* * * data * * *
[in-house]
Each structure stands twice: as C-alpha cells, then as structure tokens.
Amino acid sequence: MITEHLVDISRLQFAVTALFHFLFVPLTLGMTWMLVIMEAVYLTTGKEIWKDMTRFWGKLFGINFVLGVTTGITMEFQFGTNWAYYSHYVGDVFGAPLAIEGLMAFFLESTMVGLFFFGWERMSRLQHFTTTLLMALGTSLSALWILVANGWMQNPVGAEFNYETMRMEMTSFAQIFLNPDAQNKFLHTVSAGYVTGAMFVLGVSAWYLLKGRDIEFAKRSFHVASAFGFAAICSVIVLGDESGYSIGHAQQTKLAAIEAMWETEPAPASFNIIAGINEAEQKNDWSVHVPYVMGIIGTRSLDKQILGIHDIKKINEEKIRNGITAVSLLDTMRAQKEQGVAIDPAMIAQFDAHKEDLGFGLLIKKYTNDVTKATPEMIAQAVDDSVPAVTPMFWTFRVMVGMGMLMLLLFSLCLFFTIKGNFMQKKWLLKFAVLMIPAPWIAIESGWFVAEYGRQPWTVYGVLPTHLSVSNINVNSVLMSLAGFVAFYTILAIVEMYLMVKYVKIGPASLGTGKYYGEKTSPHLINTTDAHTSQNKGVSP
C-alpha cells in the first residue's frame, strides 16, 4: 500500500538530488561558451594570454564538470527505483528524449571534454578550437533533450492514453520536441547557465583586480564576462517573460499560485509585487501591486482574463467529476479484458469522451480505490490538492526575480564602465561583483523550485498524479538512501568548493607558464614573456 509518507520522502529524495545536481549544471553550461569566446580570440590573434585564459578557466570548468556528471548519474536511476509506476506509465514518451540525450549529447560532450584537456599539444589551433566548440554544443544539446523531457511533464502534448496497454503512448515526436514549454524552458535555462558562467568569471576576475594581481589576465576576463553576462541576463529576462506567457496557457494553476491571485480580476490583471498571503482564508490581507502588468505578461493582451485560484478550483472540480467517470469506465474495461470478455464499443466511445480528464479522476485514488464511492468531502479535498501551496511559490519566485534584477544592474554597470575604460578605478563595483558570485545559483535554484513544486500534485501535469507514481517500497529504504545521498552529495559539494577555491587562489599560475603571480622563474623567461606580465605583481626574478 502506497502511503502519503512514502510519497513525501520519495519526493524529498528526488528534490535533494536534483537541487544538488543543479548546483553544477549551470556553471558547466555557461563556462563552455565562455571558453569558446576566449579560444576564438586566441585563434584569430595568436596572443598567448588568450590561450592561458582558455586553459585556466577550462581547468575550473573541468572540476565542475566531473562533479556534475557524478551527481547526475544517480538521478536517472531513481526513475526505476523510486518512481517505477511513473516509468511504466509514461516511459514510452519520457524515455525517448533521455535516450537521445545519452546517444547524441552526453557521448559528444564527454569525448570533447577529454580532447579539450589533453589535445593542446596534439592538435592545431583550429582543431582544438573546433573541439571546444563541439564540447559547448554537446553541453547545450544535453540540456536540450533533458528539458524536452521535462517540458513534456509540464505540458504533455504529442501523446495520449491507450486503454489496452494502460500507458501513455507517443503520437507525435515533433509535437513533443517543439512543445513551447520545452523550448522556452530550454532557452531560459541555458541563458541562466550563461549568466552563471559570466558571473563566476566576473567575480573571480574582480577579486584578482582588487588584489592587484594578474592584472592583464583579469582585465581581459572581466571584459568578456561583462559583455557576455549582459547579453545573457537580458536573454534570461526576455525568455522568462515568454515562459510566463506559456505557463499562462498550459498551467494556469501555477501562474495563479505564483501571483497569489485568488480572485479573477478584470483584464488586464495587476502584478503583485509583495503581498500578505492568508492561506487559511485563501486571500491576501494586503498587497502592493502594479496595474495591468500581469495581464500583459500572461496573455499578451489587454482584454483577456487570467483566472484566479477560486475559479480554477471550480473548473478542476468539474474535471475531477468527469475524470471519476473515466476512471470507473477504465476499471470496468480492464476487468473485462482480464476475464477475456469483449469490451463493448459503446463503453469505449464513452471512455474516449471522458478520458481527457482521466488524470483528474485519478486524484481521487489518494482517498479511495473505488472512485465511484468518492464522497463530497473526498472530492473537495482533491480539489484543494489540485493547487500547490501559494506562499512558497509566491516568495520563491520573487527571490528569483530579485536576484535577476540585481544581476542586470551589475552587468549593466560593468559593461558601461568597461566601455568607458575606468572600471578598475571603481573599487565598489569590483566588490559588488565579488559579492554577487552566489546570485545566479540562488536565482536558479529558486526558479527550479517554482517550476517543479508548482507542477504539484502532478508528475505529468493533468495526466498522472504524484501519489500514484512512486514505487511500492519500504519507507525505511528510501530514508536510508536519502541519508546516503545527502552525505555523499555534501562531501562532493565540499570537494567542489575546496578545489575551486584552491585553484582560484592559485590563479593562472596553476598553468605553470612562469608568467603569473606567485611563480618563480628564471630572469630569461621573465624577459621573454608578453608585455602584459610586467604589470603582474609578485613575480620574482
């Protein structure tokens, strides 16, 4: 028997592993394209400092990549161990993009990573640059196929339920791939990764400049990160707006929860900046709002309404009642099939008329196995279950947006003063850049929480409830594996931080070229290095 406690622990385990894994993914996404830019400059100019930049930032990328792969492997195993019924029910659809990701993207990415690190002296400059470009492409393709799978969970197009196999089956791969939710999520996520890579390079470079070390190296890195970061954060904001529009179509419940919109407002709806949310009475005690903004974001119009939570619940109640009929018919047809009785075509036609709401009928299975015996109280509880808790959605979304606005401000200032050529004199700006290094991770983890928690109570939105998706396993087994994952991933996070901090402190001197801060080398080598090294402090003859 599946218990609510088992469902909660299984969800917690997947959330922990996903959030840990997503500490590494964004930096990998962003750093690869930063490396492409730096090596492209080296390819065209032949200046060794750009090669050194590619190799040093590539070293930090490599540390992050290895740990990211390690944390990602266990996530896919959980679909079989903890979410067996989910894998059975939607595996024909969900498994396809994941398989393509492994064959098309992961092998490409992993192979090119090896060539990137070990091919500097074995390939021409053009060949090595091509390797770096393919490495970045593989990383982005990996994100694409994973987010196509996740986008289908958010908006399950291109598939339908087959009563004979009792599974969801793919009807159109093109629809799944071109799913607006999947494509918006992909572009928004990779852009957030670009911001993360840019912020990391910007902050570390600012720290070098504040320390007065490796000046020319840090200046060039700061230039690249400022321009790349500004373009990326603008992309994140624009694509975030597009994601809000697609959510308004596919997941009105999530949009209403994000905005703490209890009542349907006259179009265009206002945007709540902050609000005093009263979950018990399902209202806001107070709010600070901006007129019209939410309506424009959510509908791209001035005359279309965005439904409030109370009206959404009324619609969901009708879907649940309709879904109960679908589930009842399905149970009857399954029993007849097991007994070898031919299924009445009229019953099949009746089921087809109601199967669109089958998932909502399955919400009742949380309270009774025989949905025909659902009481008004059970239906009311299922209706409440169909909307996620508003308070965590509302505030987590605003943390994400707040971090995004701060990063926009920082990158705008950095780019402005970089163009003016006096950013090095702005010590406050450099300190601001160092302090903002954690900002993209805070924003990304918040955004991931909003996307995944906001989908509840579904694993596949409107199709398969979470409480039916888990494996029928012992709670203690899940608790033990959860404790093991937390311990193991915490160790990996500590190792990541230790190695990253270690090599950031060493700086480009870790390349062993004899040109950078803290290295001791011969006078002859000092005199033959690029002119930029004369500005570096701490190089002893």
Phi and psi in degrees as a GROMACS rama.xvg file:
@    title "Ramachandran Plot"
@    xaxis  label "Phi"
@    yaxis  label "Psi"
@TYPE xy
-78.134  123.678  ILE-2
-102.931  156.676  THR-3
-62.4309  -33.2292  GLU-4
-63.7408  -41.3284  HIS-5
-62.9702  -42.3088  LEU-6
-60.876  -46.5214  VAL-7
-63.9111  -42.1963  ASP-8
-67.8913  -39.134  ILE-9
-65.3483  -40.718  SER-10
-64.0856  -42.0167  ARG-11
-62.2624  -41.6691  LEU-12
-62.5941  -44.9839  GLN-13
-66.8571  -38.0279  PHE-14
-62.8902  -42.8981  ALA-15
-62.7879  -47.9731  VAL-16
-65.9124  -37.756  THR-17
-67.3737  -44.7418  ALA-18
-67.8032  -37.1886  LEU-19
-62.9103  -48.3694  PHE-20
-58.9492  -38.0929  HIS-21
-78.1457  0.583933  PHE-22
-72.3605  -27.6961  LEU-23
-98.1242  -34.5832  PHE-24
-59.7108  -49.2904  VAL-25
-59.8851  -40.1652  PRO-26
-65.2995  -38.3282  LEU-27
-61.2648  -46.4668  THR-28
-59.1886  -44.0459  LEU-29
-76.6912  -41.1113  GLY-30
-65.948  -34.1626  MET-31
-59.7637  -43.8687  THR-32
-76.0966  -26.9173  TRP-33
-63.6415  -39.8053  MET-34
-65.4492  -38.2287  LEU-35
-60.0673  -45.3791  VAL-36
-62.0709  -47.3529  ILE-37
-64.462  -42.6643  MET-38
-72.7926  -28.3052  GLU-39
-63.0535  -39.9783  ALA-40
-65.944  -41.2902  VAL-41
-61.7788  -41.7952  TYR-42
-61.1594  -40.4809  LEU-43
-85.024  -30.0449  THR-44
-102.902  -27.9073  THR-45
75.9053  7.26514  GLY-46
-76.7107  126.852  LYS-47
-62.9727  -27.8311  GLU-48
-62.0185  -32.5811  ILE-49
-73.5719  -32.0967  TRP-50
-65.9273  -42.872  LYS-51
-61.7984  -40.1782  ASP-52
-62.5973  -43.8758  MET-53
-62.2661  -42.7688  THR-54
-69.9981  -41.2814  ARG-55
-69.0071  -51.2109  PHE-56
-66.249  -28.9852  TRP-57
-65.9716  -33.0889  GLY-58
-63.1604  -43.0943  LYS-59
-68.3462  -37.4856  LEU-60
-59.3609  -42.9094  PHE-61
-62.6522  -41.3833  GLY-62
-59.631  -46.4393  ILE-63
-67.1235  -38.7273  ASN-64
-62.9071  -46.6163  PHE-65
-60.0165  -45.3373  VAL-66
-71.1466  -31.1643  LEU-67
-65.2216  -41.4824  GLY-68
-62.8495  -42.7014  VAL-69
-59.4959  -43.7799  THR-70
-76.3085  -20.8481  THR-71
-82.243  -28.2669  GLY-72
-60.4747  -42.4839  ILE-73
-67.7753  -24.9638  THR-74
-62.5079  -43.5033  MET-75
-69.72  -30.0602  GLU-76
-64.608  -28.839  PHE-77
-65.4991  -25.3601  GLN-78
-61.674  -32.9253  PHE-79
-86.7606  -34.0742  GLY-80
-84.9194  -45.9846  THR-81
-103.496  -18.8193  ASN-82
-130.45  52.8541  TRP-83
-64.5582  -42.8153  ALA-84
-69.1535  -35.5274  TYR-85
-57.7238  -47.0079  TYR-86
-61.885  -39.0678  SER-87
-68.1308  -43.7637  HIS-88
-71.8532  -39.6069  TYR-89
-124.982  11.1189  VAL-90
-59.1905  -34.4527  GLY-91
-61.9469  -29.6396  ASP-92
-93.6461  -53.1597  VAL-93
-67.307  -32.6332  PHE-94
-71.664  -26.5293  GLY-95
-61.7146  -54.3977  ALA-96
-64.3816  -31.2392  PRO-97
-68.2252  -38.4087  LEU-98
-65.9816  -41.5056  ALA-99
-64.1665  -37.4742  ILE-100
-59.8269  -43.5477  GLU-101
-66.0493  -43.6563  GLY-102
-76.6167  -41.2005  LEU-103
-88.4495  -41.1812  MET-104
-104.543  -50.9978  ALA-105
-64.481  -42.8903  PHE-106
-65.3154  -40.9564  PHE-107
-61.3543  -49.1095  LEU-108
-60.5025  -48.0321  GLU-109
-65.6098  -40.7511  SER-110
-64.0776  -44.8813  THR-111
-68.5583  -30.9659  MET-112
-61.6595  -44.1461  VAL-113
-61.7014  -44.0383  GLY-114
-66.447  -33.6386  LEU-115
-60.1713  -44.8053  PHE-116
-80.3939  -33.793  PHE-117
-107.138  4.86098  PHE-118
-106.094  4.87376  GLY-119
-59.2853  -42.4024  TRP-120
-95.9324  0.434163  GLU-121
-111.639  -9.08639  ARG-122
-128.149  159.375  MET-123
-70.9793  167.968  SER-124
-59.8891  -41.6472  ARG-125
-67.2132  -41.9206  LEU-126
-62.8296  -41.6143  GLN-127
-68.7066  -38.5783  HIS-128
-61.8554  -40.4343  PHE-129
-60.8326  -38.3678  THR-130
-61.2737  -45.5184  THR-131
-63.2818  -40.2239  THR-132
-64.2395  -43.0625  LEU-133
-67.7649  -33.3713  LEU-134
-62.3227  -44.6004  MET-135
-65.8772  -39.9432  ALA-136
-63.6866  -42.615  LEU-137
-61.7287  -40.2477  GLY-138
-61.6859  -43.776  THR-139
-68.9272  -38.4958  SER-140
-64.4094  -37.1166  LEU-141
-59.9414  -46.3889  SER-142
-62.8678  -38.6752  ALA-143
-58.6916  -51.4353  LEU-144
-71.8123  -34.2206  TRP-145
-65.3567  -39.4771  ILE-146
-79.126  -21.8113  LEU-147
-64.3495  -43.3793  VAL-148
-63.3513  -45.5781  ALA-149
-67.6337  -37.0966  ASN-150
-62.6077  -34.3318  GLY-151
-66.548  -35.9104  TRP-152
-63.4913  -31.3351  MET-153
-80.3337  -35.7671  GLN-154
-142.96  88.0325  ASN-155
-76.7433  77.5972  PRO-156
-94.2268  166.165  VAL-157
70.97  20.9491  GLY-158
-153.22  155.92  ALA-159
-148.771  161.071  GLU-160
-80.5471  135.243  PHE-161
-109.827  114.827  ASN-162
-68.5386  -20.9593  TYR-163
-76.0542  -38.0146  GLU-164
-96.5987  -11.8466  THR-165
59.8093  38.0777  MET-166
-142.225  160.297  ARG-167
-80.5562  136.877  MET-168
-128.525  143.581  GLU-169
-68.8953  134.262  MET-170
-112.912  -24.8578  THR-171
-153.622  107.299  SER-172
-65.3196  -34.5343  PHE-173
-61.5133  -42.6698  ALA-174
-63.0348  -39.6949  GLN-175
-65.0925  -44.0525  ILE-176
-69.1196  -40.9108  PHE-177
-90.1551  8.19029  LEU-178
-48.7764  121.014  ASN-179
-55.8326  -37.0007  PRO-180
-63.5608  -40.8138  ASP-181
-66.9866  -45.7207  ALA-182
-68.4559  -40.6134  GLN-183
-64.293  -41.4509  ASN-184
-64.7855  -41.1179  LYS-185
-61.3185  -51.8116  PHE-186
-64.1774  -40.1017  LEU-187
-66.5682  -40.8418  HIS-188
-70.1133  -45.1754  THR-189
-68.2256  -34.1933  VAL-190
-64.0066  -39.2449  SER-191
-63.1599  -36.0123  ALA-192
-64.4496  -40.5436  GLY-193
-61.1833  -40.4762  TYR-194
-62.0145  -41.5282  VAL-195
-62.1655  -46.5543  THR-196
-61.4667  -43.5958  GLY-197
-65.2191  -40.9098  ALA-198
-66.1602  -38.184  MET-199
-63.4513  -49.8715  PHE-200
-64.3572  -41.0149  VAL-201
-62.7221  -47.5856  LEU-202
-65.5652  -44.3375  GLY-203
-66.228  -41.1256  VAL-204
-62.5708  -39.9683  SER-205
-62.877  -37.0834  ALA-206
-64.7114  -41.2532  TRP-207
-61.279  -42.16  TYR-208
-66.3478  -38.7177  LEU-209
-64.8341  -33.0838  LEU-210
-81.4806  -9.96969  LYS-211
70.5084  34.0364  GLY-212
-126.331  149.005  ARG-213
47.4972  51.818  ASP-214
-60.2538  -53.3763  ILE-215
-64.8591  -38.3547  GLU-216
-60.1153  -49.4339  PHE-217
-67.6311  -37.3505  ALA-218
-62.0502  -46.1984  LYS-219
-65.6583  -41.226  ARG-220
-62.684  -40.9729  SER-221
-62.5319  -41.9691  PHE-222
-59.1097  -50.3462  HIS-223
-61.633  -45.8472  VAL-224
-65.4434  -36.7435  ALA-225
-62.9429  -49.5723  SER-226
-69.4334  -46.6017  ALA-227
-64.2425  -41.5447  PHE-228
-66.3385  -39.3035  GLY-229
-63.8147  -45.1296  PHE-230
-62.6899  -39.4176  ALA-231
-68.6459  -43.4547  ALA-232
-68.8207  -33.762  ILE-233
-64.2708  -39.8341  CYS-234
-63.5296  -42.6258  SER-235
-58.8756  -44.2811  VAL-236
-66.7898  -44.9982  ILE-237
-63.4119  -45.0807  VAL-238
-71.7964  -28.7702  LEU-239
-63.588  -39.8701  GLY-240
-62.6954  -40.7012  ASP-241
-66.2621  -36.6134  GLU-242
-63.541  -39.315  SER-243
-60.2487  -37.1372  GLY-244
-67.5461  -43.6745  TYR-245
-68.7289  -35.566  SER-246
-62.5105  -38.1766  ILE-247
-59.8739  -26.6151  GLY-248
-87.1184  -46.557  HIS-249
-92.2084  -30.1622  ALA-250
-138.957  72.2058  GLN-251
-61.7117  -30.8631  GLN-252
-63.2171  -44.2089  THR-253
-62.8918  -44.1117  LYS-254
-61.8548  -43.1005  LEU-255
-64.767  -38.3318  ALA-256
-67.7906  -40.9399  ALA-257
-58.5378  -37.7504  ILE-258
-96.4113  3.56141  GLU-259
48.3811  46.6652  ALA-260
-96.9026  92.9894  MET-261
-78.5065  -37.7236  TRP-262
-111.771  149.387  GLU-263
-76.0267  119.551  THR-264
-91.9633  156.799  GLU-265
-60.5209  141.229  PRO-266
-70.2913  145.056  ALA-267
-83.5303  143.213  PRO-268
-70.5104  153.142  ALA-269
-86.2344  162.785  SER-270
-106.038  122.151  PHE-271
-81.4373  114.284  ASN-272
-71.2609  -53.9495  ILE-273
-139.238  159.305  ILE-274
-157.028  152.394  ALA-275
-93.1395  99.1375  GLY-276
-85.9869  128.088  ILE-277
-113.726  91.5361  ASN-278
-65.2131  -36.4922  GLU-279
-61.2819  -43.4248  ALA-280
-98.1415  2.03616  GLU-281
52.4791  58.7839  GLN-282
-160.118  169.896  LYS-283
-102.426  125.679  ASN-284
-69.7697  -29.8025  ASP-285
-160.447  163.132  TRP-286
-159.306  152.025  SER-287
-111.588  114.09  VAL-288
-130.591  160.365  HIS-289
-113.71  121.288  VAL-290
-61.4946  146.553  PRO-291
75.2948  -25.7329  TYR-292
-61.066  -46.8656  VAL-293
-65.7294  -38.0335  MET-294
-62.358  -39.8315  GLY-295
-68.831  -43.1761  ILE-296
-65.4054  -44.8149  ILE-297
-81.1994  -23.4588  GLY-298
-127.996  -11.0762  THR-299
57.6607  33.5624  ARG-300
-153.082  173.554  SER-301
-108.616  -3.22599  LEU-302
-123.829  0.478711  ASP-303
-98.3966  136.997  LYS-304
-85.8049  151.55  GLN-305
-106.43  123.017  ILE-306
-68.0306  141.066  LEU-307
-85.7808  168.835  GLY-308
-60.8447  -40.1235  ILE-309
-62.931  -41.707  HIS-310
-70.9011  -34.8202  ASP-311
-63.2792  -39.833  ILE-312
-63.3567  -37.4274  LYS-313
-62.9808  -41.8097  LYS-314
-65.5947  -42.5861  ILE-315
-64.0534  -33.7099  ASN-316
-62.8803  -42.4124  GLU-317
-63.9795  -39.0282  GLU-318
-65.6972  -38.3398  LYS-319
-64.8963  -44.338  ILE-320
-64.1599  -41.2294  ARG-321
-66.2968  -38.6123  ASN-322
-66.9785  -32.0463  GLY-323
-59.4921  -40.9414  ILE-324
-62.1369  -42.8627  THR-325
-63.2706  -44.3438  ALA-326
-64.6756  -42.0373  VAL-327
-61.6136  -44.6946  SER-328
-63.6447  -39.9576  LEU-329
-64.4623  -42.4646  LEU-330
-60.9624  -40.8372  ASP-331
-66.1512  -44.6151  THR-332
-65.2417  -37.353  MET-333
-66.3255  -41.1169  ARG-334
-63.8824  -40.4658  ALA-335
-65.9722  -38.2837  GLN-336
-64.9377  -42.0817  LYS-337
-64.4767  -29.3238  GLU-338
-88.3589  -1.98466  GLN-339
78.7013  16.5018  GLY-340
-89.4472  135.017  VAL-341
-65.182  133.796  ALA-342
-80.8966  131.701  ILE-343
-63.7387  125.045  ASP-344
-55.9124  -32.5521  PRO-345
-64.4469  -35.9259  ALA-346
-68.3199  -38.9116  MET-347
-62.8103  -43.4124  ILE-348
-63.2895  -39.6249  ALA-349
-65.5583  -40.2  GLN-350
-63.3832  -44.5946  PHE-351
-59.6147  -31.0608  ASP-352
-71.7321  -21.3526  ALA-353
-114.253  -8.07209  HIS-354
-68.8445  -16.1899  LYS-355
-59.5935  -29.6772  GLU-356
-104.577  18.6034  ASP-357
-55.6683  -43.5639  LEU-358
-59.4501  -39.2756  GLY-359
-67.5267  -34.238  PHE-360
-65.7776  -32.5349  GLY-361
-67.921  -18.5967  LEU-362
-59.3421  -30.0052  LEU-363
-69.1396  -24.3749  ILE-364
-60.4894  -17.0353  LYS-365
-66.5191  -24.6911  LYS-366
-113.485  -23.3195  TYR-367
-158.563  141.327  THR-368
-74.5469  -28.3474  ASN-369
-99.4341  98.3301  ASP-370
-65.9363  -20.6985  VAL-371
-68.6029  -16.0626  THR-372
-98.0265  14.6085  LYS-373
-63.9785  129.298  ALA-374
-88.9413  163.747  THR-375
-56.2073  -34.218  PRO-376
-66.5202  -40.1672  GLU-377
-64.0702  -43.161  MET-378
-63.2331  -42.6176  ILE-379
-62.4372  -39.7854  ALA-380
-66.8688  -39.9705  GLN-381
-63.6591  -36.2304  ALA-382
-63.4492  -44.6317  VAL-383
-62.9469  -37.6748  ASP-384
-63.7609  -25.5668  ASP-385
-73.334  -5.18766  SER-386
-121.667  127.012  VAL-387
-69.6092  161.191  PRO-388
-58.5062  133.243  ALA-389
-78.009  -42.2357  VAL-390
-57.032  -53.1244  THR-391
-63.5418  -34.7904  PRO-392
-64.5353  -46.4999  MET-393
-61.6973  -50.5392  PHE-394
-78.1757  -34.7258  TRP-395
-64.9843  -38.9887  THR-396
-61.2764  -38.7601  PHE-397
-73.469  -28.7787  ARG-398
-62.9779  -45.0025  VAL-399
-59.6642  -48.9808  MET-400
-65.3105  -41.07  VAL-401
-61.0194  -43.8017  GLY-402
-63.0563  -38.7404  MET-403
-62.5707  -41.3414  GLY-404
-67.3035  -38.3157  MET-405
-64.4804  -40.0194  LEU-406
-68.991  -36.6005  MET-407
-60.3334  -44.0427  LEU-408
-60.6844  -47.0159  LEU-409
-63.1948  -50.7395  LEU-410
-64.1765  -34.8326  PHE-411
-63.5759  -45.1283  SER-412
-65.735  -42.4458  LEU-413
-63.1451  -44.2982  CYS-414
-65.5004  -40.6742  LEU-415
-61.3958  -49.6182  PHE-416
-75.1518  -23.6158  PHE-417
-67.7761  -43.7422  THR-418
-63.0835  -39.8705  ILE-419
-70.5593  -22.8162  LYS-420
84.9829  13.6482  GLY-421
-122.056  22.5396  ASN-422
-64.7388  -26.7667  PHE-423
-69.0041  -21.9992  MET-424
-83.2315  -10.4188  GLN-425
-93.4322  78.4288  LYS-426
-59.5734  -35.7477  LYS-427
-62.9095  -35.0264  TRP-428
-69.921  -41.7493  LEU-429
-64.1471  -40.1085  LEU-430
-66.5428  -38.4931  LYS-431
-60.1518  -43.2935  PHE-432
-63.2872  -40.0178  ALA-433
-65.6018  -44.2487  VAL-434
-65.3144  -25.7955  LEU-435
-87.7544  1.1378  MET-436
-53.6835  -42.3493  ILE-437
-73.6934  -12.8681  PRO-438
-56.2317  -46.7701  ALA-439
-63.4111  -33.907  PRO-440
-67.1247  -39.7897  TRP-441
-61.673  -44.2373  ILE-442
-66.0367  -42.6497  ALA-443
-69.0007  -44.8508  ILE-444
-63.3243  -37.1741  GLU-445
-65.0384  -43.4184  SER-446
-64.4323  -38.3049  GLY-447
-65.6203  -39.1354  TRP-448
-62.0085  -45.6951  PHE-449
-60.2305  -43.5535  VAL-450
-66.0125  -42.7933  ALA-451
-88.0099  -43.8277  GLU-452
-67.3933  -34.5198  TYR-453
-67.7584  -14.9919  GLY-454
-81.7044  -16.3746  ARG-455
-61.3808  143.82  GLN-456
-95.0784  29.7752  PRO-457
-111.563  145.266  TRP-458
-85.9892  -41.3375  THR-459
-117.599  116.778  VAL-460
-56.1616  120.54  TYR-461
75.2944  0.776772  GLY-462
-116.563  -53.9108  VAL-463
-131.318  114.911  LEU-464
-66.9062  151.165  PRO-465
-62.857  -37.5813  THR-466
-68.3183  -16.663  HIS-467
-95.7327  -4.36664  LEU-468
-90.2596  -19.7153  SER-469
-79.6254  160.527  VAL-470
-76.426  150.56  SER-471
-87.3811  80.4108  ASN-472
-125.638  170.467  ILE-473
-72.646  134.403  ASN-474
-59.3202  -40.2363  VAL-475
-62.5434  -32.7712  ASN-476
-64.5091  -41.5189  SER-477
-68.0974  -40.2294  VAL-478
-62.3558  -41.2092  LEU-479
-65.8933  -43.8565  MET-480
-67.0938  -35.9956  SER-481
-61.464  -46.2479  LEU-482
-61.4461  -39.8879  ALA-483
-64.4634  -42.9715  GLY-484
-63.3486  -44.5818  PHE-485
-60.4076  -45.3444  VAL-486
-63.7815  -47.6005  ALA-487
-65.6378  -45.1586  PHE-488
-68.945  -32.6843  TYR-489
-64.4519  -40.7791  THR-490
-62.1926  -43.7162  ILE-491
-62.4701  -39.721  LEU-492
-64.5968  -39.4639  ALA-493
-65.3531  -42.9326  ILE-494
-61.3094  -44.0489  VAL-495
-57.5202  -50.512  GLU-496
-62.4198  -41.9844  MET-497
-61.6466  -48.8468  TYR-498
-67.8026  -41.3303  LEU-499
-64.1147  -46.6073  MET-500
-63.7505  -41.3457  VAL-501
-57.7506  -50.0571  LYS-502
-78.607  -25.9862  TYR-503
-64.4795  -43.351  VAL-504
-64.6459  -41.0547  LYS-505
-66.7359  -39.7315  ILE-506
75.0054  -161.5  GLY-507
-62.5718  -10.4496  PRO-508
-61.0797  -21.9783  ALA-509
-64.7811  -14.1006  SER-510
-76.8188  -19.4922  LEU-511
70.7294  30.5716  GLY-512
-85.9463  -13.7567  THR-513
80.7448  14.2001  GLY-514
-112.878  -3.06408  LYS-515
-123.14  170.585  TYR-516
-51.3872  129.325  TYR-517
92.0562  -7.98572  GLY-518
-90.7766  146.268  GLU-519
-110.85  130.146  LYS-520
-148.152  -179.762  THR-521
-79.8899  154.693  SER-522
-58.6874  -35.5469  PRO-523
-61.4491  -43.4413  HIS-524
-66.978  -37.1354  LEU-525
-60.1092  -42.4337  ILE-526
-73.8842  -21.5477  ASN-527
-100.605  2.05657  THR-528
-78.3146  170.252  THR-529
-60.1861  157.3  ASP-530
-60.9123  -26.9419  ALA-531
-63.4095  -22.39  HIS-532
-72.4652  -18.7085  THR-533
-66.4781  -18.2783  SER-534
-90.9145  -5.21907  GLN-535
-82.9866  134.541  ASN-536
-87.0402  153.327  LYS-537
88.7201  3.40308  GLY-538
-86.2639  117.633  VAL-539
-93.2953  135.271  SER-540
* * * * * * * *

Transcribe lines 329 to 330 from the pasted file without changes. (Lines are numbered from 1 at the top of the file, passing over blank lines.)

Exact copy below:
-64.8963  -44.338  ILE-320
-64.1599  -41.2294  ARG-321